Freddie Gray, a young black man, entered a police van in April 2015 — shackled, but alive. He died a week later, his neck snapped during what turned out to be a deadly 44-minute ride that sparked riots and a nationwide debate over race and policing.
However, prosecutors said Wednesday that they were dropping charges against the remaining Baltimore police officers awaiting trial, ending their case without a conviction against any of the six who were initially charged. Gray's family agreed to a $6.4 million settlement with the city over his death in September 2015.
Here is a look at other cases involving officers charged in the deaths of black men.
The 18-year-old black man was shot and killed in August 2014 in Ferguson, Missouri, a suburb of St. Louis. A grand jury declined to indict Darren Wilson, the white officer who shot him. The Department of Justice also opted against bringing civil rights charges against Wilson.
The 43-year-old black man died in July 2014 in New York City after a white officer placed him in a chokehold during an arrest for selling loose cigarettes. A grand jury declined to indict the officer who put Garner in the hold or any of the other officers involved in the arrest. The city agreed to pay a $6 million civil settlement.
Michael Slager faces up to 30 years in prison if convicted of murder in the shooting death of Walter Scott, who was shot and killed running from a traffic stop in North Charleston, South Carolina, in April 2015. Scott was unarmed. The shooting was captured on cellphone video by a man passing by and reignited the debate over how blacks are treated by law enforcement officers. Slager, 34, who is white, was fired by the North Charleston Police Department and stands trial in October.
Chicago Police Officer Jason Van Dyke is charged with first-degree murder in the 2014 shooting death of black teenager Laquan McDonald. Van Dyke was charged in November on the same day that the city, on the orders of a judge, released the explosive dash cam video showing the 17-year-old McDonald being shot 16 times. Van Dyke has pleaded not guilty and is free on bond. The video has prompted local and federal investigations of both the shooting and the police department.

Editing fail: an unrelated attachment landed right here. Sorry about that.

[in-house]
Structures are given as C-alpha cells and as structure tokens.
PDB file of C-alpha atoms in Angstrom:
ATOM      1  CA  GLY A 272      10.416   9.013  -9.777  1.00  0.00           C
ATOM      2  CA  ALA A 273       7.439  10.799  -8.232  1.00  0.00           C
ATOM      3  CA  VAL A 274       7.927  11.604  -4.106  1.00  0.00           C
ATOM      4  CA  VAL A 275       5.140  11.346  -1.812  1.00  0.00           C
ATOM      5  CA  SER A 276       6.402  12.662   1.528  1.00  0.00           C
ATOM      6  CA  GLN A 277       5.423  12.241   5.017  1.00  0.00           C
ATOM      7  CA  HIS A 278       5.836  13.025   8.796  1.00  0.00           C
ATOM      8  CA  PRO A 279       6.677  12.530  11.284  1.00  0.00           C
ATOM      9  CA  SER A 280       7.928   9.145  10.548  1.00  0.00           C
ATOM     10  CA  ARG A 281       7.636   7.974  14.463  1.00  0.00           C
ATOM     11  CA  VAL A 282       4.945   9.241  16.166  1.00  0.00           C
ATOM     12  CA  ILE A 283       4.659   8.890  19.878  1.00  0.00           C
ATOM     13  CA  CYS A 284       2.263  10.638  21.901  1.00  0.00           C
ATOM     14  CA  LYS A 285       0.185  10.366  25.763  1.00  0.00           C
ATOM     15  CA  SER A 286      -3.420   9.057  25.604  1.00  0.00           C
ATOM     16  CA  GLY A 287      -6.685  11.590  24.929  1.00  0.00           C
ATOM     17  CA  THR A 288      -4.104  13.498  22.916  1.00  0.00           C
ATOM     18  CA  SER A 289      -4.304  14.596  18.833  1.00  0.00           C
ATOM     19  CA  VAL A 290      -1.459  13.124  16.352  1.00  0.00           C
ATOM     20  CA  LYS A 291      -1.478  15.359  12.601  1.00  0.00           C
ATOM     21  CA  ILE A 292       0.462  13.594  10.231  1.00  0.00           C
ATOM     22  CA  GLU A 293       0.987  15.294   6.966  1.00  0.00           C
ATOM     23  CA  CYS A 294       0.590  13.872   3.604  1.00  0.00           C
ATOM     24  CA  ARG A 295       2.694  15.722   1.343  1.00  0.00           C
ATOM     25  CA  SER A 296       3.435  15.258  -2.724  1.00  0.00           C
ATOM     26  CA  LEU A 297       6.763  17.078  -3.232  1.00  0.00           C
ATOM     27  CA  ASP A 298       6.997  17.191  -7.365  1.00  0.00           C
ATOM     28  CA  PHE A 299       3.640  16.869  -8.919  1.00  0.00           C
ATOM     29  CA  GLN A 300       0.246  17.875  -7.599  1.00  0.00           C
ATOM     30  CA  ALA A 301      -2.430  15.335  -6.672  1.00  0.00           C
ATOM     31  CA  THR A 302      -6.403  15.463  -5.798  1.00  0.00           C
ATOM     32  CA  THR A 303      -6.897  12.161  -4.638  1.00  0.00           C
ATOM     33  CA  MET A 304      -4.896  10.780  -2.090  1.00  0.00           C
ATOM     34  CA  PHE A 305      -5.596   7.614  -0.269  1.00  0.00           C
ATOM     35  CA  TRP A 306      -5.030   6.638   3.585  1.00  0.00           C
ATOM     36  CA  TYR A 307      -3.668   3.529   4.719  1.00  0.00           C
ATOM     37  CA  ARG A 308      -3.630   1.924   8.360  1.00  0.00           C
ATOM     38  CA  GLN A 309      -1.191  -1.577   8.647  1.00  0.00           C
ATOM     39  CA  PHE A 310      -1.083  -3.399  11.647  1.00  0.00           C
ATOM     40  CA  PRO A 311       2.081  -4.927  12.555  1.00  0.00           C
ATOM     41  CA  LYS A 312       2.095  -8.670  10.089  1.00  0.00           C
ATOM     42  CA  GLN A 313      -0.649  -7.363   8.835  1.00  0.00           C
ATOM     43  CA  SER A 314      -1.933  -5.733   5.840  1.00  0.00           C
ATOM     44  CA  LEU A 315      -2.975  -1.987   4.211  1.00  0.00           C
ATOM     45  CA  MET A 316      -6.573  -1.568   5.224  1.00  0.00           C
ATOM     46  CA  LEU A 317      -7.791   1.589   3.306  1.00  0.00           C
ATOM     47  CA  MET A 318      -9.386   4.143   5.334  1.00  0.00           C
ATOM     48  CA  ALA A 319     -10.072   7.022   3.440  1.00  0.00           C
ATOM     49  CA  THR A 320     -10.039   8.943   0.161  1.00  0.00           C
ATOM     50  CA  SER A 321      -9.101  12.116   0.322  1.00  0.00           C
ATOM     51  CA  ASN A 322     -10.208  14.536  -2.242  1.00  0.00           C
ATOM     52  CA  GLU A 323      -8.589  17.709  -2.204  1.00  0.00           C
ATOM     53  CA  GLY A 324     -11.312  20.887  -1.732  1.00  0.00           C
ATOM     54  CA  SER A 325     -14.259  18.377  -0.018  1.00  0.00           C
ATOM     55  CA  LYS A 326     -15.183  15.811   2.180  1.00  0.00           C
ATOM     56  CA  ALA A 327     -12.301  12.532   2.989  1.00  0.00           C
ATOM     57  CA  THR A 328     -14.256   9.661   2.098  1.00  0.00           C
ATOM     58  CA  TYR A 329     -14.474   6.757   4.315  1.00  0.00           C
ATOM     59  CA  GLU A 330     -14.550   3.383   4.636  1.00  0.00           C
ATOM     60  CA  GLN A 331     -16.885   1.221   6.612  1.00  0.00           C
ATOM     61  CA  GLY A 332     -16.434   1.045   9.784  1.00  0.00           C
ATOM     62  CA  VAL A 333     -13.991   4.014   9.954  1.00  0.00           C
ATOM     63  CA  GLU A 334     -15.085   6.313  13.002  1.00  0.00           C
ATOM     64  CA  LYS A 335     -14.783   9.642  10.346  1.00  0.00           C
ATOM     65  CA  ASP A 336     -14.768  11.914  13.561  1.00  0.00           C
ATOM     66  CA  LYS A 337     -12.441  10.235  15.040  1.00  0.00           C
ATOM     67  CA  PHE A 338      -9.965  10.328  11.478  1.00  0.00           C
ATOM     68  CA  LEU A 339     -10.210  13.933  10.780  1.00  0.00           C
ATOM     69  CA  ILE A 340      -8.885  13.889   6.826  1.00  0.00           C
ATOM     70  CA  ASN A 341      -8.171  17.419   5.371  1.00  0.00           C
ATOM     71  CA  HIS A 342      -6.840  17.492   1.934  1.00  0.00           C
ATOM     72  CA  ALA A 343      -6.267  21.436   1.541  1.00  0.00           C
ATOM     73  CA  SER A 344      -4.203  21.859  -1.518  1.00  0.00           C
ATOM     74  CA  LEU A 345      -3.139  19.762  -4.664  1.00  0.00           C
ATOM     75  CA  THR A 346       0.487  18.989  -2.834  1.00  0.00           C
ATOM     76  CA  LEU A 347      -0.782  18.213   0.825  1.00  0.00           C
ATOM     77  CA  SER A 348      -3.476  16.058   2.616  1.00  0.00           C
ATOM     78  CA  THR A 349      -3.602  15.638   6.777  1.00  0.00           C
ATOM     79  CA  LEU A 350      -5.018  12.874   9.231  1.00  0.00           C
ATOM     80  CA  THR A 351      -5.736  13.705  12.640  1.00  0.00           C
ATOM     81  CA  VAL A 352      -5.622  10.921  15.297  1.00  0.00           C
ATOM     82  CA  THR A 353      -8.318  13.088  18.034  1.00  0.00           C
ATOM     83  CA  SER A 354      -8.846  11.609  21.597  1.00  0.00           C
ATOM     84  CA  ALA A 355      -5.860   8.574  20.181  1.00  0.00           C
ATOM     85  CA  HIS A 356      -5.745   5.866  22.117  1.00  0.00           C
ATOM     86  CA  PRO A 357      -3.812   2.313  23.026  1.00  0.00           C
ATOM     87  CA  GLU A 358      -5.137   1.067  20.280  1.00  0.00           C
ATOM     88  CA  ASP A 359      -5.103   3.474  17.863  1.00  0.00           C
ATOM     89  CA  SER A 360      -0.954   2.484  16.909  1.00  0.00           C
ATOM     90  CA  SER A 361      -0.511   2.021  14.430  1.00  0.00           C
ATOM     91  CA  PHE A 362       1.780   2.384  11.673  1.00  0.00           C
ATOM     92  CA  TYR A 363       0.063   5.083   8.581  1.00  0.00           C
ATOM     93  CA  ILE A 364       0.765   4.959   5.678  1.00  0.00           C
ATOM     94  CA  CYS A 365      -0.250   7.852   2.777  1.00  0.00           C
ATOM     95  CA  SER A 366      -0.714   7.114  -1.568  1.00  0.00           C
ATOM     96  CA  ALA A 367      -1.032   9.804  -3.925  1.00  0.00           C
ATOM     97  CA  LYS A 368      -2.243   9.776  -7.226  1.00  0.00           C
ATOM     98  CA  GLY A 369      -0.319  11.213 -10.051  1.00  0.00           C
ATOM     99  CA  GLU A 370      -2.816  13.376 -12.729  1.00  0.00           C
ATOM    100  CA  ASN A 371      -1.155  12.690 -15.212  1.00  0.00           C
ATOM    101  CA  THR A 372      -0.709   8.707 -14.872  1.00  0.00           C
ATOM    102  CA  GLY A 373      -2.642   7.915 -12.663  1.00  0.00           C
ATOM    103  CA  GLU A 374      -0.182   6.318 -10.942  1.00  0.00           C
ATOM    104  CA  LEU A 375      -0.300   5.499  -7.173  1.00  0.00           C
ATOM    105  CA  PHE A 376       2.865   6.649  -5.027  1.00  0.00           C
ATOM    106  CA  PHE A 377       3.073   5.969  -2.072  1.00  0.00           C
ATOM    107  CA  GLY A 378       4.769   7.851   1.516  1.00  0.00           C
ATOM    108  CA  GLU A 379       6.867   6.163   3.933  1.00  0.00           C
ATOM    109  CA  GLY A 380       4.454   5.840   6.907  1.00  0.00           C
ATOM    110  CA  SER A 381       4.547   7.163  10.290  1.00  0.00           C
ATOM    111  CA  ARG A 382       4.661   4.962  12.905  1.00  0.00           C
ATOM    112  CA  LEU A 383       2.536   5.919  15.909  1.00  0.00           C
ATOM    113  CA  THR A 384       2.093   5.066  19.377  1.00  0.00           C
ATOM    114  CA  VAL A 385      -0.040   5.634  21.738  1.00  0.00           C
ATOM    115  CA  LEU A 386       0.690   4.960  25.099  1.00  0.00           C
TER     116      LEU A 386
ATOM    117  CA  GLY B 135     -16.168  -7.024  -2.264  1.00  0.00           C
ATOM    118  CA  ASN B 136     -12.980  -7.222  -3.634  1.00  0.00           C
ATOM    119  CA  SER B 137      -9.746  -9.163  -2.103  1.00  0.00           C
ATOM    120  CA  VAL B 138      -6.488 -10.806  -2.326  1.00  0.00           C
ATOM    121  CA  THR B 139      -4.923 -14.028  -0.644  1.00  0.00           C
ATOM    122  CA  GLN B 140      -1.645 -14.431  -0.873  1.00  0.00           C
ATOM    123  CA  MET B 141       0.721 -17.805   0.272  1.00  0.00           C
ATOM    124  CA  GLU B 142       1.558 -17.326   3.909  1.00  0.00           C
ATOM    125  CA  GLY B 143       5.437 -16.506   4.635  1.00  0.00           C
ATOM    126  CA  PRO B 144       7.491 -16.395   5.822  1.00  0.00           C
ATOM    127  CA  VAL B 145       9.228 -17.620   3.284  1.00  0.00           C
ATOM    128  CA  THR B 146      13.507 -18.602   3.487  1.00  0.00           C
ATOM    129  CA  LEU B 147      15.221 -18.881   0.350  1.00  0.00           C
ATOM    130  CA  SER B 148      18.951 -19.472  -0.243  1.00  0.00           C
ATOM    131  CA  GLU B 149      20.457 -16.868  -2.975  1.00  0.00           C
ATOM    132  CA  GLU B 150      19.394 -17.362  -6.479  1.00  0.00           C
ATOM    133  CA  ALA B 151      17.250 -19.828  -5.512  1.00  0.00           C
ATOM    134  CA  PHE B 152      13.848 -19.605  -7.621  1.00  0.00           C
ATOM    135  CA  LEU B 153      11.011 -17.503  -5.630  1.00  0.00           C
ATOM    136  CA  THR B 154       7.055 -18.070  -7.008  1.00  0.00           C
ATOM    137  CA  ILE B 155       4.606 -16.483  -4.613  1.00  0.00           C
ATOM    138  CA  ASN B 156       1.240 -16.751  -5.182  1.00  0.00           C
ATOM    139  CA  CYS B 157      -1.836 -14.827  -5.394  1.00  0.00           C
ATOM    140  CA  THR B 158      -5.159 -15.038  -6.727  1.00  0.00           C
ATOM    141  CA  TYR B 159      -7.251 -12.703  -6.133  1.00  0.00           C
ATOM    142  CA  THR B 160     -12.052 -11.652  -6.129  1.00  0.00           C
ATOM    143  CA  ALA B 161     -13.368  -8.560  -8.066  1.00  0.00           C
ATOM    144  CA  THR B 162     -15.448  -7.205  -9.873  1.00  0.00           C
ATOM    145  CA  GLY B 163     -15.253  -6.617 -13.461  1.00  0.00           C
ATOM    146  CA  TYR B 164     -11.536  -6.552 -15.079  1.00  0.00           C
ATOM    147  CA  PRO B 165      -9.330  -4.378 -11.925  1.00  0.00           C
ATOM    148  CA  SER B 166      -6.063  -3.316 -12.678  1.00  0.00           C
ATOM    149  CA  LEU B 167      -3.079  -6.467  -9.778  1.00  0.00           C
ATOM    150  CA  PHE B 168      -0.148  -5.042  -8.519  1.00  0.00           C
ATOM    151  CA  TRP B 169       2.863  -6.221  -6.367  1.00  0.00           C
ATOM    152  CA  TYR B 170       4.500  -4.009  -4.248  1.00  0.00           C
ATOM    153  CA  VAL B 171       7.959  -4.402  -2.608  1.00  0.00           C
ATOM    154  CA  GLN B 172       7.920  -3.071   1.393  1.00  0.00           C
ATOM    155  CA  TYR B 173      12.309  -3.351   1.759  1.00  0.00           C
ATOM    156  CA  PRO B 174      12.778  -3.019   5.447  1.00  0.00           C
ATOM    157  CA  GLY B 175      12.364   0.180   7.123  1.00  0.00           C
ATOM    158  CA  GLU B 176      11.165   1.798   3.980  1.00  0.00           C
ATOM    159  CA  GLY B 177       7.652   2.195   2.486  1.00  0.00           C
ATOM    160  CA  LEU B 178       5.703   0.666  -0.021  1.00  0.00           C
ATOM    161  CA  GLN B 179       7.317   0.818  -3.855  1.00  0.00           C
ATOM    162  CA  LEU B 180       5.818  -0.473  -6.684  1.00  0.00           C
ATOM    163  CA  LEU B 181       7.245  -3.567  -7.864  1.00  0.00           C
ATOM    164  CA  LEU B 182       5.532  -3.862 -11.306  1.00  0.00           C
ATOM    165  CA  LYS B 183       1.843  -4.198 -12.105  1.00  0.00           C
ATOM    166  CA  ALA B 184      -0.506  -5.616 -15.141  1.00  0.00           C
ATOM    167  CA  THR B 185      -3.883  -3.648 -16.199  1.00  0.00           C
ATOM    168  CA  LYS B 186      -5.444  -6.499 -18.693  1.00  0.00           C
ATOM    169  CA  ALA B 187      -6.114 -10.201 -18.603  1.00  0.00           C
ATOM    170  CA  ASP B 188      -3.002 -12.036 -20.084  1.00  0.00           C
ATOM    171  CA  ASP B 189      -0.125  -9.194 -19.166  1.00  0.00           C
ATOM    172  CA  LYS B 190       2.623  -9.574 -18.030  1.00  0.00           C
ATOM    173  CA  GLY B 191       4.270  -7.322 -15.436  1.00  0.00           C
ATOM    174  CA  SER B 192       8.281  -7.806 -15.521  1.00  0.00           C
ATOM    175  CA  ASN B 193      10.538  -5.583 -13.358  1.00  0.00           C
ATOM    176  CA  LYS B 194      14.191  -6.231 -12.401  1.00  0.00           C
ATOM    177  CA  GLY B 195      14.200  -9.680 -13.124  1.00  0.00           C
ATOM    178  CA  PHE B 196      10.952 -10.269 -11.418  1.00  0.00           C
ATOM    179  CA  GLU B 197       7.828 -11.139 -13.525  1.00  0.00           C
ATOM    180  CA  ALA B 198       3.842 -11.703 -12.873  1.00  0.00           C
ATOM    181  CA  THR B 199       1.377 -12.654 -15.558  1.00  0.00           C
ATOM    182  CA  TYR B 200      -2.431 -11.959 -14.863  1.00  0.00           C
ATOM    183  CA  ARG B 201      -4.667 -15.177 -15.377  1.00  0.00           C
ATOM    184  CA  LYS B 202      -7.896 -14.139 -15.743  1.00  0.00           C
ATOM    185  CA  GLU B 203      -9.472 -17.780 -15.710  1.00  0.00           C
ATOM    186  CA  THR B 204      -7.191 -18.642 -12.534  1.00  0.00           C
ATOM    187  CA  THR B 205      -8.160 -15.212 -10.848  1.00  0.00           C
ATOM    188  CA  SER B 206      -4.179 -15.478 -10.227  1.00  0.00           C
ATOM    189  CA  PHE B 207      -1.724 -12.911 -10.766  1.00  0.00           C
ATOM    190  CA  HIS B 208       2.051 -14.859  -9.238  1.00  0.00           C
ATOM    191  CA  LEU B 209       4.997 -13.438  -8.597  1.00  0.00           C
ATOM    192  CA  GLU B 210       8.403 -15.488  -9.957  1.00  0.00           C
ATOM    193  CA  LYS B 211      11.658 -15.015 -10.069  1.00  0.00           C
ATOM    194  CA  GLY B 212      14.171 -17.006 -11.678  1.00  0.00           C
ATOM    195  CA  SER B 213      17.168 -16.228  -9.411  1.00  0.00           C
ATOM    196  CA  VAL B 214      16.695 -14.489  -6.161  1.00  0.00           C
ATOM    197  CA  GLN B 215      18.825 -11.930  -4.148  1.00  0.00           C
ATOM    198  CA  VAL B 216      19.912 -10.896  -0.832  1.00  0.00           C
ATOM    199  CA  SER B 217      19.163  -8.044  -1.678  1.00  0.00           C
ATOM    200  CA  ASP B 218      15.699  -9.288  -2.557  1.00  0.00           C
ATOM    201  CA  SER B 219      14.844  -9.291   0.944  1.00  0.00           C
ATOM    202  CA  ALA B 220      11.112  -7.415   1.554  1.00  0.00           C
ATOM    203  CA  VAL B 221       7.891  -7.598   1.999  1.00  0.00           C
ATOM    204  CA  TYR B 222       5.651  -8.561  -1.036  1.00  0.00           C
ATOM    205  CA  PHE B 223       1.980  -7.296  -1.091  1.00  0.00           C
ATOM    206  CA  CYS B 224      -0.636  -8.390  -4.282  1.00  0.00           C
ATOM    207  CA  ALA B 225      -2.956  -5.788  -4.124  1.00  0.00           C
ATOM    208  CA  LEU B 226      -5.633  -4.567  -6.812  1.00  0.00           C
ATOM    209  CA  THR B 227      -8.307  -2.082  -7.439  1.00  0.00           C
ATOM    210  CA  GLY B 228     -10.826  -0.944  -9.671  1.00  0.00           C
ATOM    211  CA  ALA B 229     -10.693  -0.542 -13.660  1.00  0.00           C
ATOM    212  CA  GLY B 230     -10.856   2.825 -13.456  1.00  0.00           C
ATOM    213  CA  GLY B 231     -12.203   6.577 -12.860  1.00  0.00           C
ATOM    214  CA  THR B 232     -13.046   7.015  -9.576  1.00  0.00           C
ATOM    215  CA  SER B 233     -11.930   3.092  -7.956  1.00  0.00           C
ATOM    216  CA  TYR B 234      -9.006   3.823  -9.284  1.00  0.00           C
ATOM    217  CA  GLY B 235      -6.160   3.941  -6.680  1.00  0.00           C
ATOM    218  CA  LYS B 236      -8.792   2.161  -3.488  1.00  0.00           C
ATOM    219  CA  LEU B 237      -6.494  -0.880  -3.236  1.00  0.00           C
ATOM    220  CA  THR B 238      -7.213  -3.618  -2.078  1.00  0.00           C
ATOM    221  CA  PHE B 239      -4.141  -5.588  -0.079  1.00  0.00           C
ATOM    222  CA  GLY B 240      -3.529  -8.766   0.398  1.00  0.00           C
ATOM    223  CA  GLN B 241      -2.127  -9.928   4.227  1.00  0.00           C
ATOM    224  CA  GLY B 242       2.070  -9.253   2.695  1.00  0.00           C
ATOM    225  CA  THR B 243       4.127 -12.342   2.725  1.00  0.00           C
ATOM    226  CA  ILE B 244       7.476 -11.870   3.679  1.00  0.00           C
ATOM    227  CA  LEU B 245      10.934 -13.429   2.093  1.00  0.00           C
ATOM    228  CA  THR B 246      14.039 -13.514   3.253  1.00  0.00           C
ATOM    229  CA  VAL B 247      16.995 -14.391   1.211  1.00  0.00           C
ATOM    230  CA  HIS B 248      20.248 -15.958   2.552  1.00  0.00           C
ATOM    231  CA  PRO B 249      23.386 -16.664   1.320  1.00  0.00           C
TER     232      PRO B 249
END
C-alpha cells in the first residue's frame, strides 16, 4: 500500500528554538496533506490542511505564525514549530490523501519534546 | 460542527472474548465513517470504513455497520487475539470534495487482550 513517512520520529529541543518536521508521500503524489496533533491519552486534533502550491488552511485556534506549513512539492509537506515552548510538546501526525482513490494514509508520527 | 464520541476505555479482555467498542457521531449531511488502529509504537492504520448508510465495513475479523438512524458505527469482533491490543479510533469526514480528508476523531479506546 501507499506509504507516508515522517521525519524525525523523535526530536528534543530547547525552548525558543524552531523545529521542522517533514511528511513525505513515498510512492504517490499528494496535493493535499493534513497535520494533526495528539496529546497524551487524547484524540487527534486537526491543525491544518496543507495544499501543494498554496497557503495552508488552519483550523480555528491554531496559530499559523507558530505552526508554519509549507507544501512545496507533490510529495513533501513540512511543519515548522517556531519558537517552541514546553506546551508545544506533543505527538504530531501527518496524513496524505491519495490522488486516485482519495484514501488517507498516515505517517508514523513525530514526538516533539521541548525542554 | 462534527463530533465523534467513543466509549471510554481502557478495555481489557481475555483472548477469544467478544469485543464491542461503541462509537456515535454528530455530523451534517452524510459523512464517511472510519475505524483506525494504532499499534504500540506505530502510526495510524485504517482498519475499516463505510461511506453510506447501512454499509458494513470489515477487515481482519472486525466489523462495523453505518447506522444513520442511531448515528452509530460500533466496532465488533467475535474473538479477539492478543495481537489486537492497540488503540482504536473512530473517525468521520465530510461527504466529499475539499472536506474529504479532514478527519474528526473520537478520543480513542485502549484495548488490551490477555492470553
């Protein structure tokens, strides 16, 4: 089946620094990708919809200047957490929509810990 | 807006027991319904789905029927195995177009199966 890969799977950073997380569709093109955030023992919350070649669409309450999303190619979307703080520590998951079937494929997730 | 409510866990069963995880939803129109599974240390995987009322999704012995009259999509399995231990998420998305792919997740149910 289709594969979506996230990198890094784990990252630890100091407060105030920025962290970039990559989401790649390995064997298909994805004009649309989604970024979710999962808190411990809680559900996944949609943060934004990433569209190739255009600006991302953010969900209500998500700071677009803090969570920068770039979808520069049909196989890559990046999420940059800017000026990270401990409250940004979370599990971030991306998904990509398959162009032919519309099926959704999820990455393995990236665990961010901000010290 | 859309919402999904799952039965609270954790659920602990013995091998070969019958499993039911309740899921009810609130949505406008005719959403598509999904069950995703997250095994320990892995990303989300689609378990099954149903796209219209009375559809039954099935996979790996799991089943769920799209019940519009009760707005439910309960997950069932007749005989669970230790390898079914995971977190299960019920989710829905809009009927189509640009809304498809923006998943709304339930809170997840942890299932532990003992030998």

Sterling was shot to death July 5 as two white officers pinned him to the pavement outside a convenience store. The killing was captured on cellphone video and circulated widely on the internet, sparking widespread demonstrations across Baton Rouge, Louisiana. Neither officer has been charged in the case, which was turned over to federal investigators.
Castile was shot and killed July 6 by Latino officer Jeronimo Yanez after being pulled over as he drove through a St. Paul, Minnesota, suburb with his girlfriend and her young daughter in the car. His girlfriend began livestreaming on Facebook shortly after the shooting and said Castile was shot while reaching for his ID after telling the officer he had a gun permit and was armed. The next day, Reynolds told reporters Castile informed the officer about the gun as he reached for his wallet, she told him Castile was licensed and then the officer fired shots. Yanez and his partner, Joseph Kauser, who was present for the shooting, were placed on administrative leave. The Minnesota Bureau of Criminal Apprehension is investigating, while the federal Justice Department is staying on the sideline despite pleas from the governor and other officials.